I. Mister Popular
Jessica...that’s my name.
I’m that girl in the back of the class.
Please, exit from the story.
I am just kidding.
“Hallelujah!” I shout, packing up all my stuff.
“Nice to know you enjoy my lesson Jessica, but that was someone’s cell phone ringing,” the bald teacher said, causing the student to laugh at me.
I slid down my desk, resuming my stare into nothingness.
After what seems to be an eternity and mental questioning of who invented school, the bell rang. I shove all my stuff inside my backpack, crumbling the already wrinkle papers.
I am a straight B and C student, so I’m good with life.
I got it all plan out, graduate from high school, somehow pass a moderate college, get a 9-5 job that makes me want to jump off a bridge, find a man who is stupid enough to fall for me, have unappreciative children, and two dogs.
Throwing my backpack over my shoulders, I practically skip towards my damaged grassy chipped paint locker to get ready for lunch. I don’t understand; the school has breakfast and lunch. Why don’t they do brunch?
Brunch is a meal too.
I should start a campaign, something on the line of #givestudentsbrunchbreak.
The students were brushing past one another, gathering into groups inside the tiny germ-filled hallway. I tighten my backpack strap, gazing at the guy shoving his mouth in the school fountain water, basically frenching it.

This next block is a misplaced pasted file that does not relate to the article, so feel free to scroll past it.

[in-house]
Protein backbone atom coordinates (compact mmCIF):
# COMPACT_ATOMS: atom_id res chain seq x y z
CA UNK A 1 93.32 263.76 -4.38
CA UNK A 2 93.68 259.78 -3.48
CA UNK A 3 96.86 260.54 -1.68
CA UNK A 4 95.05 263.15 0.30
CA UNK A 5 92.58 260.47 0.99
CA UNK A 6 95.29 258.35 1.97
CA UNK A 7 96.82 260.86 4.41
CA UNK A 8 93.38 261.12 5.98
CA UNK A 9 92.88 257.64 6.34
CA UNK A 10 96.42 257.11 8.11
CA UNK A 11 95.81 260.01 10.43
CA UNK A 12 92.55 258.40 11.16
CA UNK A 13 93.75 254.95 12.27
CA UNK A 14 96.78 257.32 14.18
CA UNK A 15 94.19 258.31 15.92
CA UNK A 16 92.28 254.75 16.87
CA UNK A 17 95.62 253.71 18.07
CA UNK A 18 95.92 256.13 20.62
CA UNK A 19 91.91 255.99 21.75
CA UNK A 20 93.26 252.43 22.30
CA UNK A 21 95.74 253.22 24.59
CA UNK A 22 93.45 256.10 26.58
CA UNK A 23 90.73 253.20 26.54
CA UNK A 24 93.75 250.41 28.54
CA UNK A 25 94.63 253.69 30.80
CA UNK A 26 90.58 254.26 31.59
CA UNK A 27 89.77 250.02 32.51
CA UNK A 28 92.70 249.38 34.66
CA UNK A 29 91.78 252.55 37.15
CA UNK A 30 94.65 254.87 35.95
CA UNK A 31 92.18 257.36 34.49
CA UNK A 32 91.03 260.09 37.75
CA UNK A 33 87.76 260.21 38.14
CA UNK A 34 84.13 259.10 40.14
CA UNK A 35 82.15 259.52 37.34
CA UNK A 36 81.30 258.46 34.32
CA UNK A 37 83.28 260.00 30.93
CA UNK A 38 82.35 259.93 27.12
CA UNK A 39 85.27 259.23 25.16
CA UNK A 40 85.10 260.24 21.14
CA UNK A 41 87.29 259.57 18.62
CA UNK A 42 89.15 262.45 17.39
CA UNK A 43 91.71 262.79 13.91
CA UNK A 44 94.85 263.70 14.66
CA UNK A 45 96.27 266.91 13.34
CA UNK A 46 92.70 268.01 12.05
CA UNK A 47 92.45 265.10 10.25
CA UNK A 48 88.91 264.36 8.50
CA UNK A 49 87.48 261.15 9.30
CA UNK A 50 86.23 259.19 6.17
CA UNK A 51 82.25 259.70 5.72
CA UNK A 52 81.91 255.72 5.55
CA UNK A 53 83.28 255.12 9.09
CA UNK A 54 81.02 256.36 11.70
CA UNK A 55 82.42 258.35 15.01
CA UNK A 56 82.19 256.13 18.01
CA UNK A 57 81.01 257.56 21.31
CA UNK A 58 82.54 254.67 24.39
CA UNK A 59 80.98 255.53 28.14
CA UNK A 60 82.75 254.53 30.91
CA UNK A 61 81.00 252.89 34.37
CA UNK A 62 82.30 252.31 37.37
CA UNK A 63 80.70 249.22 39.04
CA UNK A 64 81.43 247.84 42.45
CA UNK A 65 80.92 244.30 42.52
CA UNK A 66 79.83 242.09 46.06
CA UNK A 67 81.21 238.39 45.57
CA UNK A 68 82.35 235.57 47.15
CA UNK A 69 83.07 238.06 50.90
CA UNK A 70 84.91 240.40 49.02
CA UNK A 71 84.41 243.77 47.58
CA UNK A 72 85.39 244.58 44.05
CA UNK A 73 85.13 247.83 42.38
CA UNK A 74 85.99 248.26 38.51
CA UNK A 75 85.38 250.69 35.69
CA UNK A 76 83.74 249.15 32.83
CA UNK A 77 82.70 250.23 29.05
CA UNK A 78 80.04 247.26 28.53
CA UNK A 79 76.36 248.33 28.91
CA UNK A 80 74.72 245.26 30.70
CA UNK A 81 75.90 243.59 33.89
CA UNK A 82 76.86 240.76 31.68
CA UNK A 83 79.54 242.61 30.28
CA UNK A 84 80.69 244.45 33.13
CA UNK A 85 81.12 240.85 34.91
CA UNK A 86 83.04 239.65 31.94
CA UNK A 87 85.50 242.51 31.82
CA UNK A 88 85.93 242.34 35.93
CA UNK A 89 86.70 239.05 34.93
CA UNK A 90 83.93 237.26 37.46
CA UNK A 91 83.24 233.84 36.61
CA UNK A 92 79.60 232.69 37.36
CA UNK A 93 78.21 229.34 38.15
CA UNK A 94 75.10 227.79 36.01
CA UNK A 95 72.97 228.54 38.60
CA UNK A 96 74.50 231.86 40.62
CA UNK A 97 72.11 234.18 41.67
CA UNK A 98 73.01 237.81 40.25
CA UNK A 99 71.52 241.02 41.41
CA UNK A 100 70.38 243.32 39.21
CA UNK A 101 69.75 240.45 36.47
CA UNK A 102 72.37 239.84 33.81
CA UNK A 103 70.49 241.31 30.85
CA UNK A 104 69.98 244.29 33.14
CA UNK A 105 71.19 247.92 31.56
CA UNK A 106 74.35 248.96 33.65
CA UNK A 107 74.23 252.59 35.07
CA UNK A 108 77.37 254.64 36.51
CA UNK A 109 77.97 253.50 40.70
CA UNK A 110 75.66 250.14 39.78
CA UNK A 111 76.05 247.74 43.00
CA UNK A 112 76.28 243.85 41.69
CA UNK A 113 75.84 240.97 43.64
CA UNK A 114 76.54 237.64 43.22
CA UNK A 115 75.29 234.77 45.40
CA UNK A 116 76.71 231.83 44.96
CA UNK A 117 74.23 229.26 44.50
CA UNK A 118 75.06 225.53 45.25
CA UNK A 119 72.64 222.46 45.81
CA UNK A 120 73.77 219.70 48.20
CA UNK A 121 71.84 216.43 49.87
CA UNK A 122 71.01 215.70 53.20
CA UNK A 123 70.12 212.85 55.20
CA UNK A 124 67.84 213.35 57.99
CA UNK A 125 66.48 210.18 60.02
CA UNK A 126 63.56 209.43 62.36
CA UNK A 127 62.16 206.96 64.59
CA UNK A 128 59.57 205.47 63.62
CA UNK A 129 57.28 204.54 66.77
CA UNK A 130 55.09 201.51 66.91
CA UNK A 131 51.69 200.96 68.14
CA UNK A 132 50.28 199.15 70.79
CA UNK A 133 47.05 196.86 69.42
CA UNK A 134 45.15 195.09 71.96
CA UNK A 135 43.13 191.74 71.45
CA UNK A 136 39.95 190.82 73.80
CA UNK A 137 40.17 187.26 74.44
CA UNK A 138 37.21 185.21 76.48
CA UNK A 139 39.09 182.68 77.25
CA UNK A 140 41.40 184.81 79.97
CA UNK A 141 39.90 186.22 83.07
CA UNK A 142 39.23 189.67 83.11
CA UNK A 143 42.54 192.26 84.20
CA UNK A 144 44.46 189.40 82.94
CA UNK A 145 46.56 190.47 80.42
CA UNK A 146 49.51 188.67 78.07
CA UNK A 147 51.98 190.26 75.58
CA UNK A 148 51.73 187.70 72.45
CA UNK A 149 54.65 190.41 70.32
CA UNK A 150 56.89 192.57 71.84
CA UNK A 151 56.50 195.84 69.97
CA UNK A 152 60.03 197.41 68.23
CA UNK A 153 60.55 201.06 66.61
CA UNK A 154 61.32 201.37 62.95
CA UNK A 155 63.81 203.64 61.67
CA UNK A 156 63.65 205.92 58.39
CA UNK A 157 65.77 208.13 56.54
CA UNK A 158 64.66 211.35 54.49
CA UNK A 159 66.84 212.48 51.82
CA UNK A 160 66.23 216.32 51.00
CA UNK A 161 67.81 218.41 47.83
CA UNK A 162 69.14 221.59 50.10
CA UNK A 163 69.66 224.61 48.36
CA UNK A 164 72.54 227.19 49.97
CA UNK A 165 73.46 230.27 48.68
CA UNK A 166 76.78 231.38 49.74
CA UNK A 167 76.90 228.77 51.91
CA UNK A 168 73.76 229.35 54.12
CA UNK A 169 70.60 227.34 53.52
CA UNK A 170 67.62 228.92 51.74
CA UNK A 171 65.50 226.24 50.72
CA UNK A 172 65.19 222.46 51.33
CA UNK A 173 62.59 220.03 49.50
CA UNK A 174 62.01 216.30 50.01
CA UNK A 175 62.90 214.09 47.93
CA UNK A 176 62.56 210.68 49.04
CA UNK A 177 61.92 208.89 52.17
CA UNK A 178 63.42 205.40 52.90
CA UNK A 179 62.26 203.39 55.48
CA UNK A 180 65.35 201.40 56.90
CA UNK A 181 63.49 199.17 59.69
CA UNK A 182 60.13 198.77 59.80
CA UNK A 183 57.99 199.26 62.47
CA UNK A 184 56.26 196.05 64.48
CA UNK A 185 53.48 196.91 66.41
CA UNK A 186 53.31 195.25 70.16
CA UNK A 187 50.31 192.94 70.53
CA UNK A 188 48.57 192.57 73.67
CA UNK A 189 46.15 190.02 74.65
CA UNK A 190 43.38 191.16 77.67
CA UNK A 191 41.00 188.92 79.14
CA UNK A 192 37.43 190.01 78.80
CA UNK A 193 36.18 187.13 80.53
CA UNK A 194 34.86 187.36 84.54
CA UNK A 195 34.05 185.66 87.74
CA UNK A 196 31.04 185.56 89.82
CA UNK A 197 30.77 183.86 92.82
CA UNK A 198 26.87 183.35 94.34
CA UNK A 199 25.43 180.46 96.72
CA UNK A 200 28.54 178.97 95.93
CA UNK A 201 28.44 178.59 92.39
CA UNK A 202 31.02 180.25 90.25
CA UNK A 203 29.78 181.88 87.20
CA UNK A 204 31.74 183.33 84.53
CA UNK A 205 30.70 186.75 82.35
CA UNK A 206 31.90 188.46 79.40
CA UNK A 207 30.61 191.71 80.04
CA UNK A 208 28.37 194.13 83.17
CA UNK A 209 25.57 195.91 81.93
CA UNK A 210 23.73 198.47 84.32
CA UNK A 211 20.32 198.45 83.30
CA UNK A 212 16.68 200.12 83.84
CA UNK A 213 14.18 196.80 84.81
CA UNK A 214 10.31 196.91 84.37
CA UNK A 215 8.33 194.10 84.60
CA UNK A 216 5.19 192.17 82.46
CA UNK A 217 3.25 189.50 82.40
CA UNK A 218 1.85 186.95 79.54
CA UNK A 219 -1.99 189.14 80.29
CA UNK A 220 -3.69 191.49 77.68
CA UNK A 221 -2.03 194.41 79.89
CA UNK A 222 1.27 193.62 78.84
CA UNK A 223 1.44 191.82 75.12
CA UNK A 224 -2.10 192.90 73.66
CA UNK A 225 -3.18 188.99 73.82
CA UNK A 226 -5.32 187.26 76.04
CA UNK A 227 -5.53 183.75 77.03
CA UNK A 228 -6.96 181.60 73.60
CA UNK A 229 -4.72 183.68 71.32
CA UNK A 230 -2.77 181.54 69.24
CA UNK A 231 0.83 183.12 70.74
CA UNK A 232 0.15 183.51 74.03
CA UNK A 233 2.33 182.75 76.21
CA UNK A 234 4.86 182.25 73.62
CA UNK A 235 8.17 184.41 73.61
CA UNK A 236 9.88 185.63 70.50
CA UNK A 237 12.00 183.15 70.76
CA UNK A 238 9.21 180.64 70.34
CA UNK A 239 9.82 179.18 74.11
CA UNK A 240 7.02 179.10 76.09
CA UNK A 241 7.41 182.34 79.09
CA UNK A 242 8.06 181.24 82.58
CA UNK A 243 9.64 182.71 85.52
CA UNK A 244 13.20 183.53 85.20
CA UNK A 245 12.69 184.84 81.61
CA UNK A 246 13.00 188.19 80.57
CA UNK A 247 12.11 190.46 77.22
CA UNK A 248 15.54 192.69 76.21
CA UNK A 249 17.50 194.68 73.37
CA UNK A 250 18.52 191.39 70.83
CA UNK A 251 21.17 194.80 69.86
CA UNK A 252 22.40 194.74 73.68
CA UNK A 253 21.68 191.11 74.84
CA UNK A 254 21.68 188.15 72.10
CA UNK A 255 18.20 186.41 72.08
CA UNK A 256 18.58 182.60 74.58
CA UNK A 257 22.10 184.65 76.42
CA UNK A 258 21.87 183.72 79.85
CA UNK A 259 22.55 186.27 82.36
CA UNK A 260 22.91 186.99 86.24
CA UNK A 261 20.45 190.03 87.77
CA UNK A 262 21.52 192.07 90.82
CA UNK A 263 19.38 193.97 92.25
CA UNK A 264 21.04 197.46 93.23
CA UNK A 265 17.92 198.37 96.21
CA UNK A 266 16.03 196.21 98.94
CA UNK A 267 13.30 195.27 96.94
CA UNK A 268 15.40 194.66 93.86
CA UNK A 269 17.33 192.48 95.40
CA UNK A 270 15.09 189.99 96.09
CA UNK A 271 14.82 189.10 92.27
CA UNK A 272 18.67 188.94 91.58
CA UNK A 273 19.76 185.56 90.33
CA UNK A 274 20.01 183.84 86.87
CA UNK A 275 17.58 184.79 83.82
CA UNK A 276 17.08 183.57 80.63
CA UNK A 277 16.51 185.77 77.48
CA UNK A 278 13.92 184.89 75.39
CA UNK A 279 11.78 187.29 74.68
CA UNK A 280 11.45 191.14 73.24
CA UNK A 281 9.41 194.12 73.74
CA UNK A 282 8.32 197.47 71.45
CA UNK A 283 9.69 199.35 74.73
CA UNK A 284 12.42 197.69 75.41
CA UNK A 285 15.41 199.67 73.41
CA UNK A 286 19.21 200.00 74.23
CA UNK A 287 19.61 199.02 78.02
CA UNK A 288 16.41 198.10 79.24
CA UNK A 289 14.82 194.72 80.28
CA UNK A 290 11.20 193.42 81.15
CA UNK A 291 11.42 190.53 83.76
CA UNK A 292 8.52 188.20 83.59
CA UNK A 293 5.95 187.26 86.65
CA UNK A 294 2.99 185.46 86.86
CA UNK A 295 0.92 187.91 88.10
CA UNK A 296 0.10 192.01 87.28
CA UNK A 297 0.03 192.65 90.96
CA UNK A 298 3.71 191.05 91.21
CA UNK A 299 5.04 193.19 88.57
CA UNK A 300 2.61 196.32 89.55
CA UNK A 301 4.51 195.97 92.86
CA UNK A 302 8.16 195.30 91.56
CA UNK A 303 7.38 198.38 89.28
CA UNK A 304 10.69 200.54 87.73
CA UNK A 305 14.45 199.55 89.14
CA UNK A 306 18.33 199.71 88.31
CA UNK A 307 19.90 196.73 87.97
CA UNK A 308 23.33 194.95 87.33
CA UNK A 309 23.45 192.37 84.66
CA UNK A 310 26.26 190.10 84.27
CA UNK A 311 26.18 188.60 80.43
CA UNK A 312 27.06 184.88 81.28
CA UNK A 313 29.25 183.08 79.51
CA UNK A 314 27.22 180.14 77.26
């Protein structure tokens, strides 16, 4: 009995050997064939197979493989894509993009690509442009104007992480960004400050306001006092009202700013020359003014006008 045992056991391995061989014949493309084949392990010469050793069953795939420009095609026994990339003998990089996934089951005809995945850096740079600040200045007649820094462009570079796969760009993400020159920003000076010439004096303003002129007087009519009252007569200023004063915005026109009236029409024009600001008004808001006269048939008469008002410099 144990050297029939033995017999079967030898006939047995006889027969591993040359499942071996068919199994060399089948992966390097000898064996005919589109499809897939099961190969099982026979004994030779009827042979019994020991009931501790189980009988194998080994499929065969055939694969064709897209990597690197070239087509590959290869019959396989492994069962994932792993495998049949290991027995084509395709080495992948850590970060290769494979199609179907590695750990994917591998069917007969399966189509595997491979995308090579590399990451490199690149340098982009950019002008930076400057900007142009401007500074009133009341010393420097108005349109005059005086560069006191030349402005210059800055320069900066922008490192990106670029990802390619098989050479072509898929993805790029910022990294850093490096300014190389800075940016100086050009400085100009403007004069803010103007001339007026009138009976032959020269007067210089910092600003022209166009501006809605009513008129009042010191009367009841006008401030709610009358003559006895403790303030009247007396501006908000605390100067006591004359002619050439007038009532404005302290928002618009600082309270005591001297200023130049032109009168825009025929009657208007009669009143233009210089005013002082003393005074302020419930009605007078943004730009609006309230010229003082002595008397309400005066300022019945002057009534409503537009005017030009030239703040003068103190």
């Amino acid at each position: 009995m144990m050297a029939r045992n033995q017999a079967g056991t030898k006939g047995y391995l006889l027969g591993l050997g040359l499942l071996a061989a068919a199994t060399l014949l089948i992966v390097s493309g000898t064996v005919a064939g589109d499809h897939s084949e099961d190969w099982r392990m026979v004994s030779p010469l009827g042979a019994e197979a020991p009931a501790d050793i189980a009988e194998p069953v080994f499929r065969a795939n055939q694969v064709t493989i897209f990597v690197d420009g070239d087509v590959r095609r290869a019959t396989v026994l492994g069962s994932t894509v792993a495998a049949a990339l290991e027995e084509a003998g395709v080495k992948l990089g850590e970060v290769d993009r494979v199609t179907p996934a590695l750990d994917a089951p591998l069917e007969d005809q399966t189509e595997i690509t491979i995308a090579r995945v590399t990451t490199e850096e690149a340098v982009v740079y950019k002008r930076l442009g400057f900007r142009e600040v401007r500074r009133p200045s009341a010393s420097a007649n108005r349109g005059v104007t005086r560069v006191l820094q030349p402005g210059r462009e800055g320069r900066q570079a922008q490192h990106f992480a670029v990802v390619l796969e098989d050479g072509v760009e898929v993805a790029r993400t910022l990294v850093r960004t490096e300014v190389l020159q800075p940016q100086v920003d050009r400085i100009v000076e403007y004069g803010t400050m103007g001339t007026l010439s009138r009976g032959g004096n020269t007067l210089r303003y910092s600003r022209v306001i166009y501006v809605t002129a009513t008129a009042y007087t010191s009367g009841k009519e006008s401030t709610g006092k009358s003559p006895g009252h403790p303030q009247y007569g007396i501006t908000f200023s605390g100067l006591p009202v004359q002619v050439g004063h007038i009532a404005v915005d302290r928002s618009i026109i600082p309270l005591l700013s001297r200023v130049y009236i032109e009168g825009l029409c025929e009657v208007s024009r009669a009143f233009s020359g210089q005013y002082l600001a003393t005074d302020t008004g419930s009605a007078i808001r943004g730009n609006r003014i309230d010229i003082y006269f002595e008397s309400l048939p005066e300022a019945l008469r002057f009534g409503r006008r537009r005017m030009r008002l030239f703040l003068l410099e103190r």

OceanVille High School is similar to any typical public poorly funded academic institution. There are the geeks, nerds, freaks, plastics, elephants, seals, penguins. I’m serious; we have all of that. There is a zoo ten minutes away from our school.
I shudder at the memories of elephants’ daily dumps.
Reaching the locker I had for the last three years because the school is too lazy to change the student’s locker until we graduate. I twist the lock, putting in the code, which is the most important day of the year, my birthday.
Suddenly, someone grabs my waist, clawing into my flesh. “Boo!” He shouts into my ear.
“Brody!” I punch my older brother, who playfully throws an arm over my neck, pinning me between his sweaty armpit.
“Thompson! Bro! Come on!” one of his jockey friends shouted, hollering him over.
Unlike me, who is a gold medalist in drowning like a rock, Brody is a dolphin with a six-pack. He is the school ace swimmer.
He glances at me, ruffling my unwashed hair. “I’ll see you later?” He smiles, and I nod. Brody jogs towards his friend, giving me a two fingers salute. Even though Brody is slightly popular, he never changes. Some people at school are embarrassed to talk to their siblings who are low in the social pyramid, but not Brody.